We've all heard it in a class: “There will be no technology use in this classroom."
Surely, after an entire academic year where a video communication app was the only means for continuing classes, we would recognize the necessity of technology.
For some professors, technology is still viewed as a distraction.
They would prefer the archaic system of pen and paper notes rather than dare to allow a device in their presence. In their syllabuses, students are often provided evidence that supposedly demonstrates the advantages of taking notes by hand over our devices.
Studies show that when it comes to learning concepts — and more importantly, retrieving facts — those who took notes by hand proved to score higher on tests than those who took notes on laptops.
This can be attributed to further research on undergraduate and law students that has demonstrated that students who use laptops have something unrelated to the class on their screens around 40 percent of the time.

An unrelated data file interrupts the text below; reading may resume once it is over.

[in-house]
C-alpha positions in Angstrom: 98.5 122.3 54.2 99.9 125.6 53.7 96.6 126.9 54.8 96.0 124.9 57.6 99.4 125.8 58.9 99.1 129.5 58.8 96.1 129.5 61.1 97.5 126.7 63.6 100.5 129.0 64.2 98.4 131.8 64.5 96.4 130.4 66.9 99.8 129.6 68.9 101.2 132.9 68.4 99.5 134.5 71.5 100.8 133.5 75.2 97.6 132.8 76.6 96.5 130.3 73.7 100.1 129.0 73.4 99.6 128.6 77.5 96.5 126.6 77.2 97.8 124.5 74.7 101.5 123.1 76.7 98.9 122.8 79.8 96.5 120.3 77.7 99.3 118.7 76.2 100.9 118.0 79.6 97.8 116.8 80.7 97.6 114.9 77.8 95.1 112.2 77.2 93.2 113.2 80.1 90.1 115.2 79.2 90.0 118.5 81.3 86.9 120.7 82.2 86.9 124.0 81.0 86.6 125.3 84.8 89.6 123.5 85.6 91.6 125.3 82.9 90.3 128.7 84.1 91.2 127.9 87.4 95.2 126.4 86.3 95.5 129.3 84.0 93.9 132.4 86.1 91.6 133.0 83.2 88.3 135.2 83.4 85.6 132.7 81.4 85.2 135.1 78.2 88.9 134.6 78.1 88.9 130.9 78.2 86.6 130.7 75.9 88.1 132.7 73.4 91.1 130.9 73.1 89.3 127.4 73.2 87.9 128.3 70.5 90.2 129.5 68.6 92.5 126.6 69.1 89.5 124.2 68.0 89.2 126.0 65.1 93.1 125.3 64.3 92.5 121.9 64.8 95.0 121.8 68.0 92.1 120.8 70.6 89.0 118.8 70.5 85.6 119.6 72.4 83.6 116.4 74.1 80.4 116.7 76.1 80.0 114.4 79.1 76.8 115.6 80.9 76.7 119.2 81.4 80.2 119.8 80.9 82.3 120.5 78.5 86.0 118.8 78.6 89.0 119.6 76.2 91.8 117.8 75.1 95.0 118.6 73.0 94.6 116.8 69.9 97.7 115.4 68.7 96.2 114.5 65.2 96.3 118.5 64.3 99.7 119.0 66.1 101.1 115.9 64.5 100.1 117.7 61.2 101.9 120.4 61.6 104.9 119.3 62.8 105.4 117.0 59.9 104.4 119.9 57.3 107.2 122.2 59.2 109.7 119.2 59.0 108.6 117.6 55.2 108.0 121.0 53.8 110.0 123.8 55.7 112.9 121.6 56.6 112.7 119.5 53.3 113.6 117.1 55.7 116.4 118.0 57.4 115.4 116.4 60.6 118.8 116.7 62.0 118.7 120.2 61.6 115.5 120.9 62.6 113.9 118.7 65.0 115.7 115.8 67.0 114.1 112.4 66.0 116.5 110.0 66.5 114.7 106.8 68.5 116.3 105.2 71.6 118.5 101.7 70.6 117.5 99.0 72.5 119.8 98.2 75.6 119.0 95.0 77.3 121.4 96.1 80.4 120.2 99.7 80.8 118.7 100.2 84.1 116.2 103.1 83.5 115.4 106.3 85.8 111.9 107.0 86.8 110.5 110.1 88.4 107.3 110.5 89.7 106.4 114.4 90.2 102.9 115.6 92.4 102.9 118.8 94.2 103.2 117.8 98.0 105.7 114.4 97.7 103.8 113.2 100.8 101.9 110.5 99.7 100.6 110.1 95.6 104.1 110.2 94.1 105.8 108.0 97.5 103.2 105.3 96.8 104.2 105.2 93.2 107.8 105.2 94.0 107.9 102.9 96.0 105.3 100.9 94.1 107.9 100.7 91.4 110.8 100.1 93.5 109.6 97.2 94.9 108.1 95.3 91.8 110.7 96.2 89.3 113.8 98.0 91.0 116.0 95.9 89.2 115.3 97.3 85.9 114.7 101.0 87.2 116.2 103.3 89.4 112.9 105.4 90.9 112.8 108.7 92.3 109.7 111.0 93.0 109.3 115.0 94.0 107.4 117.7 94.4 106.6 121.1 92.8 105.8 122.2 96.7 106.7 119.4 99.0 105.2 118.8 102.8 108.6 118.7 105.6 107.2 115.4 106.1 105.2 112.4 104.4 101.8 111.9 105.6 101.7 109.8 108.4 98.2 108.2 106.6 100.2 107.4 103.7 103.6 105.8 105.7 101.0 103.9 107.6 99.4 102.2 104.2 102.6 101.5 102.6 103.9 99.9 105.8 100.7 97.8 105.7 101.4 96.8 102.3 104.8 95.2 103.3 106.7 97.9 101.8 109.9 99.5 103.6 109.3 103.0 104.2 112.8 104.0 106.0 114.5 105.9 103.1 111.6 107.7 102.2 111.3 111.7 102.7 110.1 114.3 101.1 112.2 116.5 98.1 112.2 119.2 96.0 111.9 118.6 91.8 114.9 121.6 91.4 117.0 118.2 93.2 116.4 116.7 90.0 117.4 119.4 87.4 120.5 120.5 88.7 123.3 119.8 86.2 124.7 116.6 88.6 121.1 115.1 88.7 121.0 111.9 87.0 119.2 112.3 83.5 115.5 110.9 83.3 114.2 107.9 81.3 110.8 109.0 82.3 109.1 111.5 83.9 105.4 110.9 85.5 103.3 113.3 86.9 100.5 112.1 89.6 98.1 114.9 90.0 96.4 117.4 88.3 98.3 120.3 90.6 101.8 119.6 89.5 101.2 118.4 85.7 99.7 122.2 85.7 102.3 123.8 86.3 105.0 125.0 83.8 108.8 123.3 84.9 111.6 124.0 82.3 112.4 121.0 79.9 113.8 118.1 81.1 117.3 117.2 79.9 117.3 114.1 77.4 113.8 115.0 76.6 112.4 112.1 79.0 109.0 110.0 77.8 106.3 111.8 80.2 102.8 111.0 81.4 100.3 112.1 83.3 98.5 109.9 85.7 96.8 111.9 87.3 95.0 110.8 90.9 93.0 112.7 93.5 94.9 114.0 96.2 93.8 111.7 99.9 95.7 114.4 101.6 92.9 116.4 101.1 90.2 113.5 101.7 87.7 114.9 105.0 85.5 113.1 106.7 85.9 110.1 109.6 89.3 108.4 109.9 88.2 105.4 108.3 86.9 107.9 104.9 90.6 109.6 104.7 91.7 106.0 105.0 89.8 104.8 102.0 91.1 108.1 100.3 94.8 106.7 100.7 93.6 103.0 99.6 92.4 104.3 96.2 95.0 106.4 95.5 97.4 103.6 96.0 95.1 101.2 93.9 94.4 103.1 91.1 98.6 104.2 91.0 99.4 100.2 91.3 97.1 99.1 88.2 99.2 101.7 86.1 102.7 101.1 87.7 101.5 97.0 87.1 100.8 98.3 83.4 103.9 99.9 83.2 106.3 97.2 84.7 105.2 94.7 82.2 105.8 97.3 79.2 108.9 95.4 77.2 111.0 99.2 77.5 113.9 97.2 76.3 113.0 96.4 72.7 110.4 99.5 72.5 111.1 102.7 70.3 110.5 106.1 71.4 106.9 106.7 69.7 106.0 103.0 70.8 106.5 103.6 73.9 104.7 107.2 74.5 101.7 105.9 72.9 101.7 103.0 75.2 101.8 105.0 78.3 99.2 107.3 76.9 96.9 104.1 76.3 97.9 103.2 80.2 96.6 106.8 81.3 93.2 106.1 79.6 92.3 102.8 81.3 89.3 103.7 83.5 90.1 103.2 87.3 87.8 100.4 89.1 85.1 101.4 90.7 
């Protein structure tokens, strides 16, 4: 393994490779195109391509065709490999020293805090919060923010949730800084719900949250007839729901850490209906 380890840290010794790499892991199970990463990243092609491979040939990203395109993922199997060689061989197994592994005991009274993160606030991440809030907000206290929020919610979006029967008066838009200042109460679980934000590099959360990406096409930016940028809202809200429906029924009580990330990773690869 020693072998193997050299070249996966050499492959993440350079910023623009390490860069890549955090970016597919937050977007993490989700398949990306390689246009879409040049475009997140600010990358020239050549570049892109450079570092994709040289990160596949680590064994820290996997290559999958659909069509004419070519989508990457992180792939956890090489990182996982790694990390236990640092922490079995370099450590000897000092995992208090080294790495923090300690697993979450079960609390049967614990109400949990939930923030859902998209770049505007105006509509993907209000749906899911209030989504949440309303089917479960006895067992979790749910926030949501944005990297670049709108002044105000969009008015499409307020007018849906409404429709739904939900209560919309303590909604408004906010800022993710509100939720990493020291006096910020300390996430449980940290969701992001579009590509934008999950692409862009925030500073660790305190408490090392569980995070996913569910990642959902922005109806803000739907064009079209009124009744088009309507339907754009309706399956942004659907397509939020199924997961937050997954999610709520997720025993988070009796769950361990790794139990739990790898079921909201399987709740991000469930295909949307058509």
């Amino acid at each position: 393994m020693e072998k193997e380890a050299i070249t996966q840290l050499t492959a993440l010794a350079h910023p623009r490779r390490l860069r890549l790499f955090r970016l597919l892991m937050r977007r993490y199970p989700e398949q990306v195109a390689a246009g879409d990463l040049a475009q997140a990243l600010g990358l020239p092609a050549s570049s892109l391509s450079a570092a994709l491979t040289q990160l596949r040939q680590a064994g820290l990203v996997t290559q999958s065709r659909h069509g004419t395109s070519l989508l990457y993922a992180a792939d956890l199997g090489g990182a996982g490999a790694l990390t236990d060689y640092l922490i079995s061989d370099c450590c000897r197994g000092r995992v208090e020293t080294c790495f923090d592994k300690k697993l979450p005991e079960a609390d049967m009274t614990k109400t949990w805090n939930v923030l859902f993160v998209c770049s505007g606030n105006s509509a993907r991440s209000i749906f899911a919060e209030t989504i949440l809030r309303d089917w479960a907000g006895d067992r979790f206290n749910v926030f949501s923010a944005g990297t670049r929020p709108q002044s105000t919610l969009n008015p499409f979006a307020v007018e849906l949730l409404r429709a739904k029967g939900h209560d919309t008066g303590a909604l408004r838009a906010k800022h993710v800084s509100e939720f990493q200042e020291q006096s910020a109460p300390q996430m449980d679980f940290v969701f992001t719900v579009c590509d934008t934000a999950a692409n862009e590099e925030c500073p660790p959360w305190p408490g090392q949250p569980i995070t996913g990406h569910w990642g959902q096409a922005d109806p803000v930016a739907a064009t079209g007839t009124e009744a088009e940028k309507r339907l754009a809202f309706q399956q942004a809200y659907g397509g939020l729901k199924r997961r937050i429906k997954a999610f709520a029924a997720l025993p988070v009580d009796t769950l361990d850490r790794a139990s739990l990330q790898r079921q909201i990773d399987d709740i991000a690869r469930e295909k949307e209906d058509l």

The thought of "no-technology" classrooms is fair and well-intentioned. Professors follow the guidance of research for the benefit of their students. They figure that by outlawing technology in their classrooms, students can be disposed of outside distractions — and fully focus on lecture content.
However, it can be contradictory that some professors are controlling over this issue. So much of college has been self-independence and learning to operate without the close aide of instructors.
Our college experiences have looked very different than high school. No longer are we hounded to complete our assignments — it is merely our choice to determine our success. We can go entire courses without ever interacting with our professors.